By Angie JACOBS, Two Kids One Bathroom.
Like many mothers, I make the same mistakes with my children… over and over.
I positively look for trouble. I ask too many questions, embarrass them in front of their friends and, with my husband a willing accomplice, take them on family holidays. I never choose the right place, there aren’t enough teenagers around and sister and brother have to share a bedroom. This year I sorted it though… or so I thought. I booked a beautiful THREE-bedroom apartment, five minutes from the beach and, because it was Succot, there was no chance of there being other kids around, so they couldn’t say I’d messed up.Besides, for both of the lucky blighters, it was a second holiday, as they’d been on their own adolescent adventures to Israel and Wales. How bad could it be?
Googler and inexpensive holiday finder that I am, I found a property, with wi-fi, on north Portugal’s Silver Coast. It’s a short flight, but by the time I arrived at the flat in Sao Martinho do Porto with my three beauties (I include my husband on this occasion) I felt like Michael Palin on his 80th day. Actually, I’m being a bit mean on Tony; he wasn’t grumpy at all … me, the kids and all the staff at Luton airport were at fault. Arriving in Lisbon was a total culture shock. We were greeted in the terminal by a Portuguese stewardess who welcomed us to her country and hoped we would have a lovely stay.
The less said about the time spent and language used finding the car-hire office the better, but again the Portugese were polite and helpful. ‘Jobsworth’ is not in their dictionary.
We arrived at our apartment late morning, exhausted after our 2.45 am rise. The outside of the building was shabby and the view was of a railway track, not the promised ocean. No- body was there to let us in. Crimminy, I thought, reverting to my quarter-Irishness in panic.
An hour later, the mood was very different. Our Portuguese liaison had arrived and let us into a gorgeous flat, clean, well equipped and complete with bottle of white wine (not my usual tipple but acceptable on this occasion). Next up was the most important trip of the nine-day sojourn – the supermarket.
Despite my packing copious sandwiches, we were in need of refreshment and we bought coffee and pastries from more delightful Portuguese people at a coffee shop. Not only did the refreshments hit the spot and please my husband as the whole round cost less than three Euros but they helped me cross off the first item on my holiday to-do list – Portuguese culture in the shape of Pastel de Nata, a cheeky little egg custard that, along with other food and drink consumed on holiday, has no calories.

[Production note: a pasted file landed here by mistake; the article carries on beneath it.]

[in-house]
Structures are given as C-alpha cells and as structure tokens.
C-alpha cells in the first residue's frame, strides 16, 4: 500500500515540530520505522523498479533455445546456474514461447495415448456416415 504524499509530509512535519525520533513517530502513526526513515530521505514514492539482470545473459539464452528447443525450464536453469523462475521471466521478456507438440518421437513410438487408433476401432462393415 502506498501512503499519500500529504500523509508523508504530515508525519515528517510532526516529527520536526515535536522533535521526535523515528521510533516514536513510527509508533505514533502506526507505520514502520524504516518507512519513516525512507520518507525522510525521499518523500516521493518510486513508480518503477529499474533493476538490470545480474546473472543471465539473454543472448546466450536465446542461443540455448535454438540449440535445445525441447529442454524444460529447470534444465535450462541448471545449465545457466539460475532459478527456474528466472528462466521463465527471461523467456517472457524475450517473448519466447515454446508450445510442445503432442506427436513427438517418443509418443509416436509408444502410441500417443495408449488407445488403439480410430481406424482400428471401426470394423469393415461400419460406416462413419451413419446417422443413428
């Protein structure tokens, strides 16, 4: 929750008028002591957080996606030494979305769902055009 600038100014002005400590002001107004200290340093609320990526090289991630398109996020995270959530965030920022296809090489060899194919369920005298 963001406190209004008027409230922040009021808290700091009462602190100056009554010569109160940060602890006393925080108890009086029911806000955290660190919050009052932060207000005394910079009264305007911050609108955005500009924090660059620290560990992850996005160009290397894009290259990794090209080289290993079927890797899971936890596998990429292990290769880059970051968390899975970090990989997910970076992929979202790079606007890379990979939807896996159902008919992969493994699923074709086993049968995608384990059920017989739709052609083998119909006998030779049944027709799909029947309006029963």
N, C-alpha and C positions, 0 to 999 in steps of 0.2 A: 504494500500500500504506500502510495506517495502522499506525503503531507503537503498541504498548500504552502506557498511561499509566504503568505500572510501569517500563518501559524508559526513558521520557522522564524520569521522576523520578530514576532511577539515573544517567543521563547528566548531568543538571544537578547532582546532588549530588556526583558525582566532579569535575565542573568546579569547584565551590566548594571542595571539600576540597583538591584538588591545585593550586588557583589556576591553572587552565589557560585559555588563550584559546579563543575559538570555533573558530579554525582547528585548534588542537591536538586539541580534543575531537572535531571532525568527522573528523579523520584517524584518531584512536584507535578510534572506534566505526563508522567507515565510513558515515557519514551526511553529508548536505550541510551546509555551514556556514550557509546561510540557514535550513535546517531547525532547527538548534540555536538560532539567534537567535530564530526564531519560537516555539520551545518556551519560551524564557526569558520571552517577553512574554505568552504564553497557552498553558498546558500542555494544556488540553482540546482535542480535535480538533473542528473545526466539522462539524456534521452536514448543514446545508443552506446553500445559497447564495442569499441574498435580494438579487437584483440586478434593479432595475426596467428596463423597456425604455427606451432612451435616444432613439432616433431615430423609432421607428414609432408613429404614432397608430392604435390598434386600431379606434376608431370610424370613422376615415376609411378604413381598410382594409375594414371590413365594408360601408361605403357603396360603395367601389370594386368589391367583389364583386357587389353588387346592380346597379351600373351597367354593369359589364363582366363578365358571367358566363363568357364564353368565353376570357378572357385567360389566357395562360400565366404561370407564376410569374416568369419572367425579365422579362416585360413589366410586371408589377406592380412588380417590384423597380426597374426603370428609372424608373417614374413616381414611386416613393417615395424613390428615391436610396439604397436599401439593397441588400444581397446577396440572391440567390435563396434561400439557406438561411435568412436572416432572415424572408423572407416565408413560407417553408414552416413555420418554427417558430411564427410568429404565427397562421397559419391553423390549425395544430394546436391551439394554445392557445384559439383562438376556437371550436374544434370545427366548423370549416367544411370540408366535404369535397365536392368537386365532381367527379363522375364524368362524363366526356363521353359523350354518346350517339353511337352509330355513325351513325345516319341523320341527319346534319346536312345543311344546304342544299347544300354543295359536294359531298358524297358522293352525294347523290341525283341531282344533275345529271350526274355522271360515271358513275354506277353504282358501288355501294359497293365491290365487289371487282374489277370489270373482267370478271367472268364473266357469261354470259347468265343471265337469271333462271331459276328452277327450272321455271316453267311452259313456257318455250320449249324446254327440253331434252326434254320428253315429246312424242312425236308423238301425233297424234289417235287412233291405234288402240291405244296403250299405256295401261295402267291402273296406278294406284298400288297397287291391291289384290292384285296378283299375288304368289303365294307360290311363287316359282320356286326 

Back at the flat we unloaded our goodies. We had bought, and continued to buy, an awful lot of Milka chocolate. You may have seen it – it’s in a purple wrapper and is divine. My favourite variety was called Luflee. It was.
Meanwhile, the mist had lifted and we could see the sea so I whisked all three of them off to it. Sao Martinho is set in a bay, making the water very calm and good for a paddle. Surrounding it are shops, restaurants and cobbled streets. Even my daughter couldn’t contain her semi-excitement: ‘Gosh Mum, we’ve actually come “somewhere”!’
I would like to say this mood was constant throughout the holiday, but like the weather it was changeable. Ethan slept through most of it, kindly joining us for the sailing and the horse riding. Tony barbecued fish with fins and scales on a home-made contraption on the balcony.
Tony and I went for lots of coastal walks without the ingrates and indulged in another one of my researched items – Ginja, a local alcohol drink, like cherry brandy, but nice. Ilana read lots and reminded us daily that she had missed Hannah’s party.
She enjoyed it in parts though, and even admitted on the way home that it was the ‘ best worst holiday we’ve ever been on!’ Luflee.